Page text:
Selling team-branded gear (and getting smiles) just takes some personality

Posted On April 7, 2024

Shadrick Toodle came by his gift of charisma naturally. His mother raised six children and still found time to teach Sunday School and be the “candy lady” in the neighborhood.

So when Toodle had kids of his own, he threw himself into their sports and other activities. And that, combined with his personal charm and judicious use of social media, has helped him build a business.

Toodle, our guest in the latest episode of “What’s Working with Cam Marston,” owns Toodle Boys Sports, which designs, creates and sells unique branded clothing and other merchandise for high schools, club programs and other sports teams in the Mobile, Alabama, area.

A former standout basketball player himself at the University of Mobile, Toodle works full-time at Continental Motors, but started Toodle Boys Sports after making T-shirts for his three sons’ park league teams and finding that other parents wanted them too.

“Representing for your kids, I’m real passionate about that,” he said, “especially not having a father in my life.”

With mentorship from others in the sporting goods industry locally, he grew his business until he was making more money from it than from his full-time job – even while running it out of his house and selling on weekends at the Mobile Flea Market. Now, he’s a familiar face on sidelines and in the bleachers at many local sporting events – usually wearing a jacket with one or both teams’ logos all over it.

It’s this passion and this love for making people happy that draws people to him. He calls his business a ministry – it’s about spreading joy.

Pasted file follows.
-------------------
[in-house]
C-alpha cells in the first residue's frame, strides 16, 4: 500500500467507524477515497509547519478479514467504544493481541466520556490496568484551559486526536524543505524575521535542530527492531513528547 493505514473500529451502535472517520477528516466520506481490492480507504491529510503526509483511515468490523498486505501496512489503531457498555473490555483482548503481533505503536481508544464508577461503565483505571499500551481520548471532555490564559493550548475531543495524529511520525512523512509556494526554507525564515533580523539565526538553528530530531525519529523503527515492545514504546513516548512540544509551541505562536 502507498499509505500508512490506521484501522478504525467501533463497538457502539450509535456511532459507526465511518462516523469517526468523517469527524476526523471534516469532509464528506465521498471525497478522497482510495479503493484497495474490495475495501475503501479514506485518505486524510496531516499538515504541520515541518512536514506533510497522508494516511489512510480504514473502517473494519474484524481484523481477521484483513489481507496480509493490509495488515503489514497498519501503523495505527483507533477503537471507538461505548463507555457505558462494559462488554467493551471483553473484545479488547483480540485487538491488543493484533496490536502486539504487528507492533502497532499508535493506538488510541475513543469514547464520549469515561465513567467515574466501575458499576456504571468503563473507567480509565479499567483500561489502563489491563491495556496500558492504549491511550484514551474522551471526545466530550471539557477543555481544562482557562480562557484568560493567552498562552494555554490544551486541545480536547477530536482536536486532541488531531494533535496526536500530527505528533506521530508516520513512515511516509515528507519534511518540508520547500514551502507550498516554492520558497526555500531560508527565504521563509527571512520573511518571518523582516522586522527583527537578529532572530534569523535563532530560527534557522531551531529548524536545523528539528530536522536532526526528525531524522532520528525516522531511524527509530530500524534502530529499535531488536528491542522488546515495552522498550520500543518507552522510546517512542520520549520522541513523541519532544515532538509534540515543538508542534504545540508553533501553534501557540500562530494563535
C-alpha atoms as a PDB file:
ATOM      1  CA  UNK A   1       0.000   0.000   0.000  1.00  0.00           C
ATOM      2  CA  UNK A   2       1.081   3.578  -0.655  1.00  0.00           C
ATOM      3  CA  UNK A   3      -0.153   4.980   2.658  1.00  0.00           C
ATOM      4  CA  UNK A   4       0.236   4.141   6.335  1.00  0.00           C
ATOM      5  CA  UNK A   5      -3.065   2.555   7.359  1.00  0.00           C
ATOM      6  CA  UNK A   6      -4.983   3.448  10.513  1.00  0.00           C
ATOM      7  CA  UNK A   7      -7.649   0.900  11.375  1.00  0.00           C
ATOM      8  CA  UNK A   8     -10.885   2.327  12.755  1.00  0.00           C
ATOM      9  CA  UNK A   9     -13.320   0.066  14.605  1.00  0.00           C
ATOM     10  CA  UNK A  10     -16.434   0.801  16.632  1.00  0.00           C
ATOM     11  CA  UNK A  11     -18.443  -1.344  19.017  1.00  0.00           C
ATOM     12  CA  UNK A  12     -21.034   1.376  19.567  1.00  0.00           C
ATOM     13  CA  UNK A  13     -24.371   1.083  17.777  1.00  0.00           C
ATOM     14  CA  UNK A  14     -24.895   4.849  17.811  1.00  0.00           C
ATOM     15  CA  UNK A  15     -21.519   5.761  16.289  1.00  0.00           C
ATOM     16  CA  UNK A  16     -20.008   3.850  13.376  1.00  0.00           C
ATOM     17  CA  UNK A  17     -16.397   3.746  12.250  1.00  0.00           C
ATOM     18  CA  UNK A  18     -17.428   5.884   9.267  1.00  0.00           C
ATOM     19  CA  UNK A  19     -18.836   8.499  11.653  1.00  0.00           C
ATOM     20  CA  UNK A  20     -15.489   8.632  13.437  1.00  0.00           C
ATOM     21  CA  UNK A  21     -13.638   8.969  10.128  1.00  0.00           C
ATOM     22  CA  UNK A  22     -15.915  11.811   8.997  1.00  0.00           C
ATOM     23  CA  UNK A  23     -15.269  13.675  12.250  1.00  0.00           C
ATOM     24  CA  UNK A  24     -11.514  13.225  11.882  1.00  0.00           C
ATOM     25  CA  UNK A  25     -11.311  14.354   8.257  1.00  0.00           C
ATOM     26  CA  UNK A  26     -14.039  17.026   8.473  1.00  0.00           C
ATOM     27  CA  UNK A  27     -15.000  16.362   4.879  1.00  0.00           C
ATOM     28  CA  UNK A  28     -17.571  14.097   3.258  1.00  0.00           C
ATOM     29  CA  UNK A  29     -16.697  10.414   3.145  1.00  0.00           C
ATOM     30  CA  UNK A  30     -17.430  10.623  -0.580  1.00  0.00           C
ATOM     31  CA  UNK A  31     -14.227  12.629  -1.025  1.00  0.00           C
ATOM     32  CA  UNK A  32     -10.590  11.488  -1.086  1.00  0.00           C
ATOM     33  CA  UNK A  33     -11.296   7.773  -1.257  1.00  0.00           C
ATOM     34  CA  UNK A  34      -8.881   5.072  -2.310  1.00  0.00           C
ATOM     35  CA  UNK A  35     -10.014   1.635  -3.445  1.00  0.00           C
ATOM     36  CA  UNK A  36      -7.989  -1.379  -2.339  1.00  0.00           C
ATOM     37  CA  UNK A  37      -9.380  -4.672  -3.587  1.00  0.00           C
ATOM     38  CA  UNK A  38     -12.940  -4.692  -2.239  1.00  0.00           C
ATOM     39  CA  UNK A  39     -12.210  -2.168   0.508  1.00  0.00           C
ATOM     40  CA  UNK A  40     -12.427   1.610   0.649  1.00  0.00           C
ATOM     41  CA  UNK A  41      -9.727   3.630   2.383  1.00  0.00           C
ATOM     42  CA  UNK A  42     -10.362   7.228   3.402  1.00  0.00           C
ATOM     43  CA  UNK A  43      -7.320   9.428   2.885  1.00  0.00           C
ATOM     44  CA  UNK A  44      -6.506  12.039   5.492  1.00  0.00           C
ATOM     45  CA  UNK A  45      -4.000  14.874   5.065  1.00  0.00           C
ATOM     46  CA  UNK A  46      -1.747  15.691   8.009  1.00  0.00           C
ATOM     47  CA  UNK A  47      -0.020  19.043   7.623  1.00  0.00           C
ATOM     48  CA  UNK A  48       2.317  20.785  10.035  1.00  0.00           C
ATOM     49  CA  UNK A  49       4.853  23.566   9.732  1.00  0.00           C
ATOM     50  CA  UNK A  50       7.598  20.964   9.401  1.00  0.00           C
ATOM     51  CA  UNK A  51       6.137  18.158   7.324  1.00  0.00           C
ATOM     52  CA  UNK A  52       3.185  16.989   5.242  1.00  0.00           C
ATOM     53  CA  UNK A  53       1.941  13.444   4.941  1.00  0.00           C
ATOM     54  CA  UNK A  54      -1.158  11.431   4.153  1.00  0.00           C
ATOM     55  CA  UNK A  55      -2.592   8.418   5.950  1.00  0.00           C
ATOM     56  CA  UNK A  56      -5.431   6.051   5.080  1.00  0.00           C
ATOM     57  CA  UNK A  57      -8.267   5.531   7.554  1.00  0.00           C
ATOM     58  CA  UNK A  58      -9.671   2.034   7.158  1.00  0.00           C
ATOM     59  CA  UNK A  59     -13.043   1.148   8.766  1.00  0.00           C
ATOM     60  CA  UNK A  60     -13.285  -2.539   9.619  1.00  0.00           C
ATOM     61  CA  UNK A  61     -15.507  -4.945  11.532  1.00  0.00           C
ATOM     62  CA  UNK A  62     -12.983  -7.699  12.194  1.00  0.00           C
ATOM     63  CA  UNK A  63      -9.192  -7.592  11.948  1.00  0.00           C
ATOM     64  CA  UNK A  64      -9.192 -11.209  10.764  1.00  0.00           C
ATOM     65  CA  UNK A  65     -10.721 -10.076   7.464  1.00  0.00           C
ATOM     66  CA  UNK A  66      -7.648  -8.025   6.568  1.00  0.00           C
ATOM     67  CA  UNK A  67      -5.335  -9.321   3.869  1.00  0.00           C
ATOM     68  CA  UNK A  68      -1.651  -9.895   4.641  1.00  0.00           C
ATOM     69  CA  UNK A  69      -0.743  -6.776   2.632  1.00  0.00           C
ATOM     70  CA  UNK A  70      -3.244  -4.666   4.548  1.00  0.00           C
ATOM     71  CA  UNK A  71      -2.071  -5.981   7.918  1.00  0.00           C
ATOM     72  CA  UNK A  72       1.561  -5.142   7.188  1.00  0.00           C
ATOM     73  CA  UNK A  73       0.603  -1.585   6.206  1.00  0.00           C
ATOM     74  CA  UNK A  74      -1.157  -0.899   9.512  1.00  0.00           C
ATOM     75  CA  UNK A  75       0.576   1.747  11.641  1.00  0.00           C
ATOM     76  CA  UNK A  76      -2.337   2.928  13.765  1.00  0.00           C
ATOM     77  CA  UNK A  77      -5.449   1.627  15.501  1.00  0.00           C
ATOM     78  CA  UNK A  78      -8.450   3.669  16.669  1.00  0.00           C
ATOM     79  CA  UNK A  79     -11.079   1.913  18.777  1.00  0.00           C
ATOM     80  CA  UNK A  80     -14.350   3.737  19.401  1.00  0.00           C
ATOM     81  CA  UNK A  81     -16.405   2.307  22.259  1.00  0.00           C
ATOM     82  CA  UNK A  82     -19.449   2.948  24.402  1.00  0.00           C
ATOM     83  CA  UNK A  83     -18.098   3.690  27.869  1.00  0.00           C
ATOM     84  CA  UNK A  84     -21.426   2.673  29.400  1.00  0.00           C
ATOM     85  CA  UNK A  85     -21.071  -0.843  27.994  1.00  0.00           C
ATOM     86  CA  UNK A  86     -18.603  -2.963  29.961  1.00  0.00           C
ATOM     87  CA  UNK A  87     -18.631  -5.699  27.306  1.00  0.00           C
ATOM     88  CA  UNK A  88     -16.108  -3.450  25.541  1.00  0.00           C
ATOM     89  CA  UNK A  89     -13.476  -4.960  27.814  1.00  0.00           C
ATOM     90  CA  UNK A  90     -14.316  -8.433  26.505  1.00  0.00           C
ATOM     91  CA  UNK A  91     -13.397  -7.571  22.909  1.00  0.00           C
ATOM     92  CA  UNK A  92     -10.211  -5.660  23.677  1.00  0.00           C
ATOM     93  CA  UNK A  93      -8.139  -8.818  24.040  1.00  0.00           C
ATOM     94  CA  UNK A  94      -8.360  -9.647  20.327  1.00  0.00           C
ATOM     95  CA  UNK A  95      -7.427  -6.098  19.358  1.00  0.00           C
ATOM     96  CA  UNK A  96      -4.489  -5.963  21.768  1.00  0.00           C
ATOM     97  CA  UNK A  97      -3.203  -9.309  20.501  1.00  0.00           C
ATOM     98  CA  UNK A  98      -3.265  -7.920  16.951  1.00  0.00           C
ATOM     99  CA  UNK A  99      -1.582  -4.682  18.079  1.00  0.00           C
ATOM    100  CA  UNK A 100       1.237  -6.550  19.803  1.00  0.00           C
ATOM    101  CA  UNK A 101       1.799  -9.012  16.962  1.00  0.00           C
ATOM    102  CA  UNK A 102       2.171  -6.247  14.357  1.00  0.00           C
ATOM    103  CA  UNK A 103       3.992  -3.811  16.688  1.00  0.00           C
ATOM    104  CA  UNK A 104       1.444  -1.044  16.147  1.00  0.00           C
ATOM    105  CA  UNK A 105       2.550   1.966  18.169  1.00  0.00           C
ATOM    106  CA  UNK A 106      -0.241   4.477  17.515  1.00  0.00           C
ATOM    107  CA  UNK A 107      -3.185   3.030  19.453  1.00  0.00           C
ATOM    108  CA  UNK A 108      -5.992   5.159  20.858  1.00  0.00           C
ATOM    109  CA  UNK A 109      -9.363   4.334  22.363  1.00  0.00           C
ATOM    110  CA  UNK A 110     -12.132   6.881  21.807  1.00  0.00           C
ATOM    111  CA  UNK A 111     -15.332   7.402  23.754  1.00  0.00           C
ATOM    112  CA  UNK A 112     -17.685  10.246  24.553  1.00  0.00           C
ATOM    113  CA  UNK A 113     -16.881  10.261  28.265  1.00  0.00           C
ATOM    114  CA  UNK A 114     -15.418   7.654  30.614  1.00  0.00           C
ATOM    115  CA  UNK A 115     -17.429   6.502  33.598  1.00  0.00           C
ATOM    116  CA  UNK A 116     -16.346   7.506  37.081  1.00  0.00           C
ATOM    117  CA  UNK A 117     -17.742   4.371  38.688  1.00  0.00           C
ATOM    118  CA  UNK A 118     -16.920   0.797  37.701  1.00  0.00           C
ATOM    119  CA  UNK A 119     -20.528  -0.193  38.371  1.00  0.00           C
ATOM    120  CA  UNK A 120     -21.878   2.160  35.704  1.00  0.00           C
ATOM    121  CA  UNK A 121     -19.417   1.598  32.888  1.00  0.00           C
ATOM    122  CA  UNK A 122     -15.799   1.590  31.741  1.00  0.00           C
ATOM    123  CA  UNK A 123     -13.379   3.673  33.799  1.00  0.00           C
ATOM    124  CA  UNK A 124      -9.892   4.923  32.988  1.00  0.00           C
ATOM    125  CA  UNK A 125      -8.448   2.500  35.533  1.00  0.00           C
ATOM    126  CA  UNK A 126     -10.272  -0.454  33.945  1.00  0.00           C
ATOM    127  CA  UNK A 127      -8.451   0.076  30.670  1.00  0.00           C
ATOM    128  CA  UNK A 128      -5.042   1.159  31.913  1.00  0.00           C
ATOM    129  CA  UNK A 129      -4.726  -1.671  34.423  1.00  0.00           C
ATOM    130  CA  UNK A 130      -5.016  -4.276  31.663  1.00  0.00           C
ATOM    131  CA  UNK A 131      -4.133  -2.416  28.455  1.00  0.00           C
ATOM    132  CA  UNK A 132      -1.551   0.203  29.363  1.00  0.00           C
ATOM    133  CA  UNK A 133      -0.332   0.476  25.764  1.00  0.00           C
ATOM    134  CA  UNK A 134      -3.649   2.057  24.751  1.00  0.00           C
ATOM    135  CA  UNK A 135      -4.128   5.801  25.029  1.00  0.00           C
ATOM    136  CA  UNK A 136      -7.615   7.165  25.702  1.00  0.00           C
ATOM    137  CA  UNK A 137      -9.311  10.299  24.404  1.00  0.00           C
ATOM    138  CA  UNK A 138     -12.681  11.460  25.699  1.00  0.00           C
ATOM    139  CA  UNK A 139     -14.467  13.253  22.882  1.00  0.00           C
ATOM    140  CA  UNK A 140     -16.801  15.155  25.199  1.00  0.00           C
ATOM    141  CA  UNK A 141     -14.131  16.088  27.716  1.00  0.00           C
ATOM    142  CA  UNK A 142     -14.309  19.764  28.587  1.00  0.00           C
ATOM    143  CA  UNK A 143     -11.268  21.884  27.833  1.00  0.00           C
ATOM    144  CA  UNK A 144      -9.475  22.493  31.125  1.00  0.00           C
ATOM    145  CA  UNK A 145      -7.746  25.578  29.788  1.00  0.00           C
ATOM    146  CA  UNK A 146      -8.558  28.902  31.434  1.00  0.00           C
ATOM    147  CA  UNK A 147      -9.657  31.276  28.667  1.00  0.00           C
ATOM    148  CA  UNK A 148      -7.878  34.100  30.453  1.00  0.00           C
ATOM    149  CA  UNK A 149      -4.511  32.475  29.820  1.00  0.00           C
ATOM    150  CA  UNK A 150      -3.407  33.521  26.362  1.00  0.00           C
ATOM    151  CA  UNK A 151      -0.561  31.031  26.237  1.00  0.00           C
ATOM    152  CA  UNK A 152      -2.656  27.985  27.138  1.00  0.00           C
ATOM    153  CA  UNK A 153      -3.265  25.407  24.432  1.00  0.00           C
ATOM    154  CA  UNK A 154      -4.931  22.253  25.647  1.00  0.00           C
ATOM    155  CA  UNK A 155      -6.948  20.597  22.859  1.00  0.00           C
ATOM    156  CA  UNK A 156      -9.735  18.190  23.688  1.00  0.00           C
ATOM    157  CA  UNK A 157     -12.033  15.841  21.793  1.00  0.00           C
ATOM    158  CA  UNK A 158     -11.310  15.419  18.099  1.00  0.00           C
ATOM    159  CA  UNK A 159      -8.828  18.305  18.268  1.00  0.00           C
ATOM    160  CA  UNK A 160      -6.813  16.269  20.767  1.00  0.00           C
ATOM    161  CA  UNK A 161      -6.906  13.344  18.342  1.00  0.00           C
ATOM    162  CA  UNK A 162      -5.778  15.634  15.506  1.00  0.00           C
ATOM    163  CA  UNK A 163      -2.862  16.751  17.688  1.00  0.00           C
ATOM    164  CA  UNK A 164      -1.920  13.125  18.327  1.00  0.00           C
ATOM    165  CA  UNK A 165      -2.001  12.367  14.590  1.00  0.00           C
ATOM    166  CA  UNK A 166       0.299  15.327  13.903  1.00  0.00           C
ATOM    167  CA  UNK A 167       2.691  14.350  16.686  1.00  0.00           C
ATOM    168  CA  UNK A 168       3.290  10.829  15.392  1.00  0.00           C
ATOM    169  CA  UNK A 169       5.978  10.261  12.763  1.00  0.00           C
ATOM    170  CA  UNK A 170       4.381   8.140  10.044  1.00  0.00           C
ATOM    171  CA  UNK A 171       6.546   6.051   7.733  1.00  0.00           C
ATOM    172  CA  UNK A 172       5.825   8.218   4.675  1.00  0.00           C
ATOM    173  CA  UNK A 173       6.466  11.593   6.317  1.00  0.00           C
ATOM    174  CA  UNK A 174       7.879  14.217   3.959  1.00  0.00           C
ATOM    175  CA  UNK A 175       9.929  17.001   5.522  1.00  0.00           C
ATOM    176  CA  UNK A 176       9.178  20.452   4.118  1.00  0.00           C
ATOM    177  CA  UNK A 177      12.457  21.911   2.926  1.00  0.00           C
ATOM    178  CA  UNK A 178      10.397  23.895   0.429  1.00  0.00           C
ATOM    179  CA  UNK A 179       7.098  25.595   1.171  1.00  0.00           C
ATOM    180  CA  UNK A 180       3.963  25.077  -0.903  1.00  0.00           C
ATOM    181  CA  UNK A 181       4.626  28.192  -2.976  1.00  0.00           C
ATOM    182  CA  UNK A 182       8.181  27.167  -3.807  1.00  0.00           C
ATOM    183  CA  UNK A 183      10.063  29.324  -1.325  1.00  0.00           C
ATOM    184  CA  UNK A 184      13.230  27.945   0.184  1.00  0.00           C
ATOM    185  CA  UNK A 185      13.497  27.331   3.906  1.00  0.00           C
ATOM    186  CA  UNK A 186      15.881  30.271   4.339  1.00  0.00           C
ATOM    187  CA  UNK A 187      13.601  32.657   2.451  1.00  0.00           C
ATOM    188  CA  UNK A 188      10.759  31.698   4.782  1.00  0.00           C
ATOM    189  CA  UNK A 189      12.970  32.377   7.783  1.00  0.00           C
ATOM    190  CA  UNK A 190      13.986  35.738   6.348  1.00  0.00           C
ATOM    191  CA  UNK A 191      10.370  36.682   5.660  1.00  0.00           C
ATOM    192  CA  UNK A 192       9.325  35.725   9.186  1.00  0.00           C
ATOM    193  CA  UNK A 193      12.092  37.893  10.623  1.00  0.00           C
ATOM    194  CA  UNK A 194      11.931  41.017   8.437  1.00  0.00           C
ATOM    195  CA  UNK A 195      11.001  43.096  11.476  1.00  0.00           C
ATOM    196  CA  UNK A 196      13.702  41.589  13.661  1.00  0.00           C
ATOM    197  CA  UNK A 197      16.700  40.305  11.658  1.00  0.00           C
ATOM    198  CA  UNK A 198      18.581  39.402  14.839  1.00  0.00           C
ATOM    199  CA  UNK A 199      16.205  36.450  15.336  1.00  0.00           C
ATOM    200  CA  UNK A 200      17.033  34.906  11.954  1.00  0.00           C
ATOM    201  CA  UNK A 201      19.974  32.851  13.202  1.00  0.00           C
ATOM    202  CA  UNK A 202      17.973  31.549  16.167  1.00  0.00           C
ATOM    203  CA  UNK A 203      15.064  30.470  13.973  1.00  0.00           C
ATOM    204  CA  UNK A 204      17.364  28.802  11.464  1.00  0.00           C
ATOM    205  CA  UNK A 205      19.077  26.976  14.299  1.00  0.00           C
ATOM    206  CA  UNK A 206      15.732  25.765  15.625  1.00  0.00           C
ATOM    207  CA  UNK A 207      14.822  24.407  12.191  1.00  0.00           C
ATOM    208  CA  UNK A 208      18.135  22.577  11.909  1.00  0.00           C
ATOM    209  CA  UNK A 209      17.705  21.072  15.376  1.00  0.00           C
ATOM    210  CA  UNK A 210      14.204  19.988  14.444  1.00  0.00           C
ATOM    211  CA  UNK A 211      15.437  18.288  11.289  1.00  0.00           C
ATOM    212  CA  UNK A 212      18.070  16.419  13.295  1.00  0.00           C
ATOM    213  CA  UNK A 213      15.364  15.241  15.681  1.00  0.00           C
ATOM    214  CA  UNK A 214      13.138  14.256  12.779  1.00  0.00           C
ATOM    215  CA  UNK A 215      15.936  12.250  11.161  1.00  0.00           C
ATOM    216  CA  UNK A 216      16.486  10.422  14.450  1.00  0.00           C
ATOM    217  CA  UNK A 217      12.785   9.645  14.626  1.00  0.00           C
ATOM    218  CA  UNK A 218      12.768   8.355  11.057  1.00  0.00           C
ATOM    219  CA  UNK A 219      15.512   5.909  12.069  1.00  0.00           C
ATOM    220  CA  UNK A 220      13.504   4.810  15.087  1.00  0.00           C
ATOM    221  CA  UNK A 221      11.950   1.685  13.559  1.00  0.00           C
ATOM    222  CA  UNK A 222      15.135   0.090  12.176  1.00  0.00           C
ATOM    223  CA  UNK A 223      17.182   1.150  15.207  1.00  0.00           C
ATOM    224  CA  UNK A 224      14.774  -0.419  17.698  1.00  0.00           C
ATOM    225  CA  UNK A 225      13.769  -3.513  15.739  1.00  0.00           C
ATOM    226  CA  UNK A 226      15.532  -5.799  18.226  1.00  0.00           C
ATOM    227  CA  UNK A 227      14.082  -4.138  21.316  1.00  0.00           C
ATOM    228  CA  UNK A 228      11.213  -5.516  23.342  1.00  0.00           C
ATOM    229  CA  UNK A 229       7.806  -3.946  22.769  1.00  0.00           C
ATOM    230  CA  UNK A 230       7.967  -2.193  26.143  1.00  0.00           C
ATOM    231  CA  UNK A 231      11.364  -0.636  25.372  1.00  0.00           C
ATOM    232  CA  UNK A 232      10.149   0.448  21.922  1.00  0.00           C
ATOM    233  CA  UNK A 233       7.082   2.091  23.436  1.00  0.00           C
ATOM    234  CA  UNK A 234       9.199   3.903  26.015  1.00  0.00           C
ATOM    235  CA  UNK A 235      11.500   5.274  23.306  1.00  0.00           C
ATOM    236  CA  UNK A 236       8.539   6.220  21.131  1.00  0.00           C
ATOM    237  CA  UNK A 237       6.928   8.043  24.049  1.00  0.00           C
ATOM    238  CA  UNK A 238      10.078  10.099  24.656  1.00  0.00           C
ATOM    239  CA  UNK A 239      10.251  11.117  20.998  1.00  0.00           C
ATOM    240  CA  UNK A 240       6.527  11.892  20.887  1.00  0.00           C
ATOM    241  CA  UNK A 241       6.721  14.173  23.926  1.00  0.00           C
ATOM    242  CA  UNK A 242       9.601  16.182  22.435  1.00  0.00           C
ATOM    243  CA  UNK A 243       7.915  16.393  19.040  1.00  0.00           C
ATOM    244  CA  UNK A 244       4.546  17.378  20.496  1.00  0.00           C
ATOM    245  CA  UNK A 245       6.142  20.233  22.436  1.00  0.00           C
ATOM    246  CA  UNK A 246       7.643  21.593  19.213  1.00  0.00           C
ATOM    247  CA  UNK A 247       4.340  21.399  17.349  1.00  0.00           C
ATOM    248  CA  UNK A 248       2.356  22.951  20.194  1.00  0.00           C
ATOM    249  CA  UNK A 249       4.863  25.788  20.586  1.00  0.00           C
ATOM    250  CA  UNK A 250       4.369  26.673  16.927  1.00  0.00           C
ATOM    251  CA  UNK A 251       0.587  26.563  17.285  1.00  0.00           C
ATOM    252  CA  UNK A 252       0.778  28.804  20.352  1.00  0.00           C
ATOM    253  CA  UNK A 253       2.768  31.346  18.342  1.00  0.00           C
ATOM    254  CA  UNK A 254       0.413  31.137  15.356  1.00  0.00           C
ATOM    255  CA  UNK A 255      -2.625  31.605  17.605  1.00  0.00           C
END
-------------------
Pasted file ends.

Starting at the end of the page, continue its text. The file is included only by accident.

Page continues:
“Just seeing my mom, the way she raised us and how she showed that ultimate love for kids … I guess I got that from her,” he said. “Just the excitement from making everybody feel good, being that light when you walk in … that’s the big thing – making those kids happy.”

But that passion and that joy also lead to sales. Toodle takes dozens of photos when he’s at sporting events, sharing them on his social media pages, which he finds is better advertising than his website. Customers remember seeing him at games, or on social media.

And when he doesn’t show up at the games, he notices sales begin to lag.

But it isn’t often that he doesn’t go. Because if there’s one thing he’s passionate about other than his kids and making people happy, it’s sports.

“Even if I wasn’t in business, I’d be doing the same thing,” he said. “If I was rich, I’d be going to a game every night.”

Categories: Blog, Entrepreneurship, What's Working with Cam Marston